My dog has started digging holes in my back yard. How do I stop my dog from digging before he destroys the entire lawn?
The Trainer Answers:
First, examine why your dog is digging. Where is he digging? When does it occur?
Dogs dig for a variety of reasons: to dig out under the fence and escape the yard; to catch burrowing rodents or something else buried underground; to bury objects, such as bones; to create a cool place to lie down in warm weather; to burn off excess energy; as a social activity; and because it’s fun!
Digging is a natural behavior for dogs, so it is not unusual for your dog to decide to take up digging as a new hobby.
Once you have figured out WHY your dog is digging, you can better address the issue. For example, if your dog is digging to escape the yard, it might mean he needs more physical exercise and mental stimulation. Dogs that consistently look for ways to escape are often bored in their back yards. Take your dog for more adventures around the neighborhood so he can explore with you instead of without you. Give him more activities to engage in while he is in the backyard, such as eating his meals from interactive toys, playing fetch, or games like hide-and- seek.
Some dogs will start digging as a social activity – they want to join in the activities of someone else. Has your dog been outdoors with you when you were planting or gardening? If so, he might think he is helping out by digging up the flowers you just planted. He’s not being a bad dog. He’s simply trying to participate in an activity you initiated. If this is the case, you might want to do all of your gardening when your dog can’t see you.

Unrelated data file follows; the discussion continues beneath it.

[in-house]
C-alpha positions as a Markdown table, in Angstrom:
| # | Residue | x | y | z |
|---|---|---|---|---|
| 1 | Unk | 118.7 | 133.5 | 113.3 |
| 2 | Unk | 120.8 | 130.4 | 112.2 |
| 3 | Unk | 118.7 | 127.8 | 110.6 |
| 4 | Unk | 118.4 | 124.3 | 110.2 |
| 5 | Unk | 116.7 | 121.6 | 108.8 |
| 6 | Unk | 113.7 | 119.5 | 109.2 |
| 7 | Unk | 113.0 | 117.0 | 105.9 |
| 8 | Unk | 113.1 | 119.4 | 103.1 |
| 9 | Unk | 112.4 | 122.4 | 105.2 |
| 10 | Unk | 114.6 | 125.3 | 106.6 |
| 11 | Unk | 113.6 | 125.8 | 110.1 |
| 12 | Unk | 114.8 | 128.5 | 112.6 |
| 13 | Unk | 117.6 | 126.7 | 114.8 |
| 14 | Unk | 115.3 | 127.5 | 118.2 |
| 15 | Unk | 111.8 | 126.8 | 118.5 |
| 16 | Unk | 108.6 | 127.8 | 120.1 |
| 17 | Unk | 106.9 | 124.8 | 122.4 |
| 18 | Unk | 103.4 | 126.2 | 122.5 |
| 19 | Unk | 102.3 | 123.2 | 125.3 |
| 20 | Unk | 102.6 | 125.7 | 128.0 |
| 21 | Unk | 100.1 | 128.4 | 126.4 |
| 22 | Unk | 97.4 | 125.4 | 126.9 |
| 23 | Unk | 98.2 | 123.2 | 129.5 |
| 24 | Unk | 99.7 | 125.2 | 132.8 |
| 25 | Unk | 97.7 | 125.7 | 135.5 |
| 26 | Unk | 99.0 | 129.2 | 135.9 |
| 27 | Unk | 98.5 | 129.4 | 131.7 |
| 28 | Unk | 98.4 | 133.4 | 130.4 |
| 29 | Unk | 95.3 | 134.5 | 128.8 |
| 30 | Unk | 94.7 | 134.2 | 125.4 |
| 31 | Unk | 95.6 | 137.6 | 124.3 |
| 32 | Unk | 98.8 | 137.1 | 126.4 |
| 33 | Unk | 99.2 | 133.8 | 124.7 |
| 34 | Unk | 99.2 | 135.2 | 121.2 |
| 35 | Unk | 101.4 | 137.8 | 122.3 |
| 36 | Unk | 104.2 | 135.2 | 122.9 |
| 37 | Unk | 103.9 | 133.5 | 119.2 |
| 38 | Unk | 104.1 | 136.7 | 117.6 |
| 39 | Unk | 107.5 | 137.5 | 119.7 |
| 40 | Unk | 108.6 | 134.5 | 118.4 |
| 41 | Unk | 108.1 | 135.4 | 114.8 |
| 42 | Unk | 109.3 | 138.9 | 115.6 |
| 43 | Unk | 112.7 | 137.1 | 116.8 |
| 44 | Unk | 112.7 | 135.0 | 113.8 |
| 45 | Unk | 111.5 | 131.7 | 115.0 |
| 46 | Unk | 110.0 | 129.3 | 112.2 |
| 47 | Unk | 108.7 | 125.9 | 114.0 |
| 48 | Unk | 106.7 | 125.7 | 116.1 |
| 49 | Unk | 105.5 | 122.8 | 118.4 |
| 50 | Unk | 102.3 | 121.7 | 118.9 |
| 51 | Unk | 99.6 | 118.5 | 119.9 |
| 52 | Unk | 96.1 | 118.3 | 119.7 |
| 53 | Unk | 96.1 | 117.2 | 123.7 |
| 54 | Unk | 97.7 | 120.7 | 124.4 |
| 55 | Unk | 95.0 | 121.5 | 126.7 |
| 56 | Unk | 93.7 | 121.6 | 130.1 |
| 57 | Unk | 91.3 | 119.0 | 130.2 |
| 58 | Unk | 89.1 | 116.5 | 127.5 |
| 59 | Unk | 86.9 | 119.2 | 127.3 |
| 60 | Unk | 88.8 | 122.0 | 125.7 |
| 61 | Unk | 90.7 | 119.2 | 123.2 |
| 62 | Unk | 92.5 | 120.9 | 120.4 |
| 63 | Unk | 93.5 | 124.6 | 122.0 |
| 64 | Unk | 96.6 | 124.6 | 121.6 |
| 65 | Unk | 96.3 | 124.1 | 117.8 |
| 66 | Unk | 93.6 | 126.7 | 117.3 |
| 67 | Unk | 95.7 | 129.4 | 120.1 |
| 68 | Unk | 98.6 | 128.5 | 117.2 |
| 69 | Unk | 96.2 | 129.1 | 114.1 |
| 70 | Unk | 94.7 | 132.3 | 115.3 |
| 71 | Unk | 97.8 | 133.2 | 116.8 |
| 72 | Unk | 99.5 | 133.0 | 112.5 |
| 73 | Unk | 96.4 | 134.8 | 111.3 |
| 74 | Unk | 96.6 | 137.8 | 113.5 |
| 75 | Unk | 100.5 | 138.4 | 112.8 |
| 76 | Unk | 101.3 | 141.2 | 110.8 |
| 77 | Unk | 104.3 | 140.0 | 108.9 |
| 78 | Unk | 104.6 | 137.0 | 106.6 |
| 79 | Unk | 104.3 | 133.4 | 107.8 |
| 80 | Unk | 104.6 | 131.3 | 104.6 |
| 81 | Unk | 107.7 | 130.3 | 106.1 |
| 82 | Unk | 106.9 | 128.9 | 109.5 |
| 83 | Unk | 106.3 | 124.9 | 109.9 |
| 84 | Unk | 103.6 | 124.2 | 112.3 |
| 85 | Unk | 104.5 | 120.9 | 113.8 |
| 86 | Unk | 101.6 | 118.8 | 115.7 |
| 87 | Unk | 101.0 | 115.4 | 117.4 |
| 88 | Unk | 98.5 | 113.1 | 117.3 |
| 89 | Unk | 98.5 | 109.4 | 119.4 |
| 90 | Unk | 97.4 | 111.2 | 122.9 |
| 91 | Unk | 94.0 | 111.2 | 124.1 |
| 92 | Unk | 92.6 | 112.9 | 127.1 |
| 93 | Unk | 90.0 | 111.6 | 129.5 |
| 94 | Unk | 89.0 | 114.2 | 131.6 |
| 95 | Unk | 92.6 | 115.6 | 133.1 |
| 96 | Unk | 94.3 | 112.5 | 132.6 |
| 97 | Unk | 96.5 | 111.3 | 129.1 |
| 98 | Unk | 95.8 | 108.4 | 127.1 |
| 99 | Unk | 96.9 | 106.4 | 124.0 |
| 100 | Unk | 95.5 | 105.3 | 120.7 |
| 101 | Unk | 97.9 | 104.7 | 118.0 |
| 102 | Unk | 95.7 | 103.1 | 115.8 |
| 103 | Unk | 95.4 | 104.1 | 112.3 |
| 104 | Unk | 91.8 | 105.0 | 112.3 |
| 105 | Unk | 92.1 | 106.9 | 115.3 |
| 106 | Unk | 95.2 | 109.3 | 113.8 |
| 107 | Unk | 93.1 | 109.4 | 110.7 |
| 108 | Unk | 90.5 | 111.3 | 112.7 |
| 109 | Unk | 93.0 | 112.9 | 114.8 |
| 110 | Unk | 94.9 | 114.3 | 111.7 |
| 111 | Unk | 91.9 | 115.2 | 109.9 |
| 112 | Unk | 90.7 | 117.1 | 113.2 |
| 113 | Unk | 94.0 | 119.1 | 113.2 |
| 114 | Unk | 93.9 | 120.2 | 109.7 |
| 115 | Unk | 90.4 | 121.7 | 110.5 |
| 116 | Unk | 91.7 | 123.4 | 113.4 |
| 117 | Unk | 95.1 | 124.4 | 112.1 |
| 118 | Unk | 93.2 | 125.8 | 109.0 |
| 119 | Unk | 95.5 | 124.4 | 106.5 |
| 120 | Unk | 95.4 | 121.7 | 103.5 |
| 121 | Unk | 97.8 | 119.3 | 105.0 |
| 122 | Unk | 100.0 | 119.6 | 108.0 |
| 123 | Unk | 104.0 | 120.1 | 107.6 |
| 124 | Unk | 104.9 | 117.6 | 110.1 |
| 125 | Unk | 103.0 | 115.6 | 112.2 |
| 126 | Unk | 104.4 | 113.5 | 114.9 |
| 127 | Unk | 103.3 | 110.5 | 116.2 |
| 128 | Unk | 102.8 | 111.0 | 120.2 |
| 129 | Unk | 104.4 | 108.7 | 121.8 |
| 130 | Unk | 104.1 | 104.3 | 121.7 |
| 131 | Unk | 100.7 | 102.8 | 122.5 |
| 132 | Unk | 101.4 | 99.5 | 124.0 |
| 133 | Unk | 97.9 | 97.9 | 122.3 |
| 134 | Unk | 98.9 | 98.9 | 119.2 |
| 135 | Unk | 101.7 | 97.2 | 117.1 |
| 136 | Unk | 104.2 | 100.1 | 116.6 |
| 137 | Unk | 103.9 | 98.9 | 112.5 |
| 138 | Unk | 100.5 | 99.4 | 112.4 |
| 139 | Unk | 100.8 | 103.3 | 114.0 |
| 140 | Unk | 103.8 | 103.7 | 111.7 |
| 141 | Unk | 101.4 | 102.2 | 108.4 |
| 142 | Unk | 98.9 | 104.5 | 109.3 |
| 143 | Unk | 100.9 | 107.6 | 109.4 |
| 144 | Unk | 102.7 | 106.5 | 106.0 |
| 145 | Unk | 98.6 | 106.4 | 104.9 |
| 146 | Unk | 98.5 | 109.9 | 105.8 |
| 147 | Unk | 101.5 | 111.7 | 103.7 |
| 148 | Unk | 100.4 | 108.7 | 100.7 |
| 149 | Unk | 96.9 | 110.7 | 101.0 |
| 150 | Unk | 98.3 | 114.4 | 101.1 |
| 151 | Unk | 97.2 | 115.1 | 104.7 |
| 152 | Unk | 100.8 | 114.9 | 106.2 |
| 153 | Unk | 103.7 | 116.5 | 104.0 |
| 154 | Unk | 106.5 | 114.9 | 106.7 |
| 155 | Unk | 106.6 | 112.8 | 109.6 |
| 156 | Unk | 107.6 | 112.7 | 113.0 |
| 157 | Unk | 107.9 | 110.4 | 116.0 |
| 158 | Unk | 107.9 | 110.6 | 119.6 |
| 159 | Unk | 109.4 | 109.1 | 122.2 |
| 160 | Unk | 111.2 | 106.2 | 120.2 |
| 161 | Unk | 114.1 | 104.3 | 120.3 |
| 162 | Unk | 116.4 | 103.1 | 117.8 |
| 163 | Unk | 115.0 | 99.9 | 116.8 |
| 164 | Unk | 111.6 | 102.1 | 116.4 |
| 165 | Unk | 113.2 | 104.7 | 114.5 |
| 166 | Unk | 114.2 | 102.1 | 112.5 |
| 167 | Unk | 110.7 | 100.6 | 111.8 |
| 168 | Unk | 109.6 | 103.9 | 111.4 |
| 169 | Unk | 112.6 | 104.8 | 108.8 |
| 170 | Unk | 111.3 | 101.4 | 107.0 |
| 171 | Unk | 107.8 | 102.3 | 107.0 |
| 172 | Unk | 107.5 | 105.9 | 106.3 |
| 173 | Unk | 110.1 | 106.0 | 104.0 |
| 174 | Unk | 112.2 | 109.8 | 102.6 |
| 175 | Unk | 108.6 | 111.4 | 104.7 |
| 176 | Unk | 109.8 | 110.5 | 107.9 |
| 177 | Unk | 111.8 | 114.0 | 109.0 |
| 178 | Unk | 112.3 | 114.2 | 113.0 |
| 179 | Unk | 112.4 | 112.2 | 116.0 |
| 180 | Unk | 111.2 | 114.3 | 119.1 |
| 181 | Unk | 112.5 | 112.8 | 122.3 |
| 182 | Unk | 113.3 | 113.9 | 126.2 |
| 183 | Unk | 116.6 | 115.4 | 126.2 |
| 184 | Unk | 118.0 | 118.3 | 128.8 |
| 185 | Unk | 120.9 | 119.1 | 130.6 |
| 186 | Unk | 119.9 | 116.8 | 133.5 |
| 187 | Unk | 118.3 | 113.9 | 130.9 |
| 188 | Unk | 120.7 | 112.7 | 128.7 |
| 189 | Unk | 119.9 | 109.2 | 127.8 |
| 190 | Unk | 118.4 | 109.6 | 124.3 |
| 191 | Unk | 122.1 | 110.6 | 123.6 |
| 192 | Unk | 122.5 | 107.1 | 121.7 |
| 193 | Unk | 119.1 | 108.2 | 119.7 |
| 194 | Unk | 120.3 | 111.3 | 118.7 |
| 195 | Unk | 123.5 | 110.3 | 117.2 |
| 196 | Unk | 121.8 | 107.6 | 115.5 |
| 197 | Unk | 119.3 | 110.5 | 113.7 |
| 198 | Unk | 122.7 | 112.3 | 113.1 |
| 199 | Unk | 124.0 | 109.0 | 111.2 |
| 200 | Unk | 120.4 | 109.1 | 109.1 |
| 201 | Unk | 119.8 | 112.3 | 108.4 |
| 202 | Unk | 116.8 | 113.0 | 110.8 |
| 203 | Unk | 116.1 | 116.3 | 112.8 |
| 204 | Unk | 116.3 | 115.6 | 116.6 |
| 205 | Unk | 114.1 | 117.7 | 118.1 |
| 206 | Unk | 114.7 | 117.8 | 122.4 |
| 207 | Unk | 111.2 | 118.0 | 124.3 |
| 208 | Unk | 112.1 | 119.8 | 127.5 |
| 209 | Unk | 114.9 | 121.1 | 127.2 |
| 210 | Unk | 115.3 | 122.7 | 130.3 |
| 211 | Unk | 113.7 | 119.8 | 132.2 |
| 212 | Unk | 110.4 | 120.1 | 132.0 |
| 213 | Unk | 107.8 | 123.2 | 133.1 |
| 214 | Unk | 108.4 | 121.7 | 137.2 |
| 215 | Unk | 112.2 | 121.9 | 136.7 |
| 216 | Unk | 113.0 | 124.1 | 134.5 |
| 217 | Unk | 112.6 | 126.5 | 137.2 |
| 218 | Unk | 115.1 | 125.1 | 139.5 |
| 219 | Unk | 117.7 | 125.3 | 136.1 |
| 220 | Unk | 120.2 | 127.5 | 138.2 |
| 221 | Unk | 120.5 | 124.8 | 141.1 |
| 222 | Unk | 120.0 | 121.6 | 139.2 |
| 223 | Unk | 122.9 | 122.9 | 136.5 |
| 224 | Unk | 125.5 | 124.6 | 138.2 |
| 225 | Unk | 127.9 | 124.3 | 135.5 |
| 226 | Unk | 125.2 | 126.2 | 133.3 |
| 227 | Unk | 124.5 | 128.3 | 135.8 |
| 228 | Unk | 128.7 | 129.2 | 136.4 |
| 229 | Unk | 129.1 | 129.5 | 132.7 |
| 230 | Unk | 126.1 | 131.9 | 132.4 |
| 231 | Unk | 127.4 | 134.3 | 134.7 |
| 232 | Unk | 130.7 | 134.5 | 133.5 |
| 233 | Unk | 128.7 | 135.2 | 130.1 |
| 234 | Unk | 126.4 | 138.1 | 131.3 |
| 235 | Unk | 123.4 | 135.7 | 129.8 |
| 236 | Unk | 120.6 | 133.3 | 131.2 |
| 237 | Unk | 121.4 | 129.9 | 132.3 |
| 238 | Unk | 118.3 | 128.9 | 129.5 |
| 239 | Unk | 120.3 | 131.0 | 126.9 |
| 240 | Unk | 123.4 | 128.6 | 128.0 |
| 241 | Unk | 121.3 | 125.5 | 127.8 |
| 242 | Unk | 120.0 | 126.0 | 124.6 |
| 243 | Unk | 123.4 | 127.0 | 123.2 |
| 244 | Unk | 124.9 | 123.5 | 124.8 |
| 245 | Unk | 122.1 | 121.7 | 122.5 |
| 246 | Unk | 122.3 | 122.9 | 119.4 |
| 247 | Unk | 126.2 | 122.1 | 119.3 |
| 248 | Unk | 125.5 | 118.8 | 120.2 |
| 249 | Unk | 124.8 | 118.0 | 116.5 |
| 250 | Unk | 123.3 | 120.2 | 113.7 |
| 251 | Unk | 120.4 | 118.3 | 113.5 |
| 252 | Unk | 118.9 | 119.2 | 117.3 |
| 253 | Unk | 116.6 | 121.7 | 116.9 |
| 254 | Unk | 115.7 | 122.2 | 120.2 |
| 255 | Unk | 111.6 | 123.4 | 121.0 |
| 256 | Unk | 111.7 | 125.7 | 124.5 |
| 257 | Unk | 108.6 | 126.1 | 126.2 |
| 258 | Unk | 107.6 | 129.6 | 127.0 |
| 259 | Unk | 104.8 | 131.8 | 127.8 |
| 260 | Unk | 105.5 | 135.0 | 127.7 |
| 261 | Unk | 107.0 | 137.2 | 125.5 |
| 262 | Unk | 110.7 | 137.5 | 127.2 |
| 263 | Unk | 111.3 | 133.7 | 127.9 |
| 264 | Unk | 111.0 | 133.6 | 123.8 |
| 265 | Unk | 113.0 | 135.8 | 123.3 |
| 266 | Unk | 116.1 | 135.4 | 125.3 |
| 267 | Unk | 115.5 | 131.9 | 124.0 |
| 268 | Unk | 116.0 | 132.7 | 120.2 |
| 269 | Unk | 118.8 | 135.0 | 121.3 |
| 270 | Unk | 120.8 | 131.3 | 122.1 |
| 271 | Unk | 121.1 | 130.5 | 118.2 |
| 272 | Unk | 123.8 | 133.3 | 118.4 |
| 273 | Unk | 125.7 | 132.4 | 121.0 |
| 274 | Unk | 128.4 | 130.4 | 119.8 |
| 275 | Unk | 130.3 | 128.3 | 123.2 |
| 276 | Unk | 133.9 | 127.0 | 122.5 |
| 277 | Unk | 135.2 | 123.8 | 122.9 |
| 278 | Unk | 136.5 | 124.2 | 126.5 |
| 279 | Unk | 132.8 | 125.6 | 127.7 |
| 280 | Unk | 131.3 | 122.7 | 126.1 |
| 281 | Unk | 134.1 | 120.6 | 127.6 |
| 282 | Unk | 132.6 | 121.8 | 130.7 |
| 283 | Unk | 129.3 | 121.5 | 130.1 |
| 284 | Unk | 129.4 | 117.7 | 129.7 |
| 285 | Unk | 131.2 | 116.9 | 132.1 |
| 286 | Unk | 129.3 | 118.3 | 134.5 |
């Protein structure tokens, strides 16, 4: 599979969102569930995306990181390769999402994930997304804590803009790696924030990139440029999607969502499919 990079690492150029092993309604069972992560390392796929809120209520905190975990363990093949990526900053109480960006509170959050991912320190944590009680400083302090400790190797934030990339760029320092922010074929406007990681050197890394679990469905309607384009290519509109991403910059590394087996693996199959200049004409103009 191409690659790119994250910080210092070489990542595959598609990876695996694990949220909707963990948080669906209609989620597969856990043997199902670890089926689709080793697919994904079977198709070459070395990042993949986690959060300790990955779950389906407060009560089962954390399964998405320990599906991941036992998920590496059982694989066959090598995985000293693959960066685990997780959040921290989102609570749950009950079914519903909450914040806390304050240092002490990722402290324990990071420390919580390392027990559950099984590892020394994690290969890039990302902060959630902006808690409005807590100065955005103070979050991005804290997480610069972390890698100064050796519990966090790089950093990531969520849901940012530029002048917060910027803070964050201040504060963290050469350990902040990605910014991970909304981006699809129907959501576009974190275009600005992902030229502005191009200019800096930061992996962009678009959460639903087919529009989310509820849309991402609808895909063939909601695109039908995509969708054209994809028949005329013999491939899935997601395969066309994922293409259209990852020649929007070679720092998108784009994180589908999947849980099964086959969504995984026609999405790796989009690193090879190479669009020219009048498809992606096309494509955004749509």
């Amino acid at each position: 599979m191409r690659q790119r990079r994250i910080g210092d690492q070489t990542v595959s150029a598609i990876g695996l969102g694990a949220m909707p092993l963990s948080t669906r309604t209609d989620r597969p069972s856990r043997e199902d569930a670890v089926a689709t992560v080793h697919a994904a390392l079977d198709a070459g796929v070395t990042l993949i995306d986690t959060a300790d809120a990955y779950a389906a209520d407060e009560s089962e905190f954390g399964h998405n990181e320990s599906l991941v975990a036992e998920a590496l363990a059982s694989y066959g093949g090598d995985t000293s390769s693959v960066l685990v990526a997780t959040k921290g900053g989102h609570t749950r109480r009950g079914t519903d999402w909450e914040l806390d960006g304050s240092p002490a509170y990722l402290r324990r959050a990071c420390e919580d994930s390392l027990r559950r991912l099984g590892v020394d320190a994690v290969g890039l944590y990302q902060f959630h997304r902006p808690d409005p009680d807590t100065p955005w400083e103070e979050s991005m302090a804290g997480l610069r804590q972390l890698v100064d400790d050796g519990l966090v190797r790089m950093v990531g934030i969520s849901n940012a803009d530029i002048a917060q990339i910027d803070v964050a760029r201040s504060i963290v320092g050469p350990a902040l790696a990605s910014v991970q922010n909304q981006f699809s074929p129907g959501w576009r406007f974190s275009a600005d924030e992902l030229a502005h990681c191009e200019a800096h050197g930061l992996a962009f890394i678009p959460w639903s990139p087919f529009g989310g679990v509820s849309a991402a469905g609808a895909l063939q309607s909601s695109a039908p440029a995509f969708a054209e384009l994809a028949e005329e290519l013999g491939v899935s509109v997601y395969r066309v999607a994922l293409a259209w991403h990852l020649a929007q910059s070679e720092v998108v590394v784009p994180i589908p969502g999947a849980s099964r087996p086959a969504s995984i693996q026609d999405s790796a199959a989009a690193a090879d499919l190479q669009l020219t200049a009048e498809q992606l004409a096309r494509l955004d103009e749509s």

In many cases, dogs are digging because they have energy to burn, and they enjoy it! If this is the case, you can greatly reduce the digging for most dogs by providing other outlets for their energy. Longer walks, more play time, additional training time, and other activities to wear your dog out will give him less energy to devote to digging.
However, my favorite option for a dog who loves to dig – or is simply bored – is to provide him with a digging pit of his own. Set aside a spot that your dog is allowed to dig. Take him there, start to dig yourself, and encourage him to join in. Or partially bury toys or bones for him to dig up. If you see him digging in an inappropriate spot, redirect his attention to his new digging pit. He will love having a place to dig and you can save the rest of your yard: a win-win situation!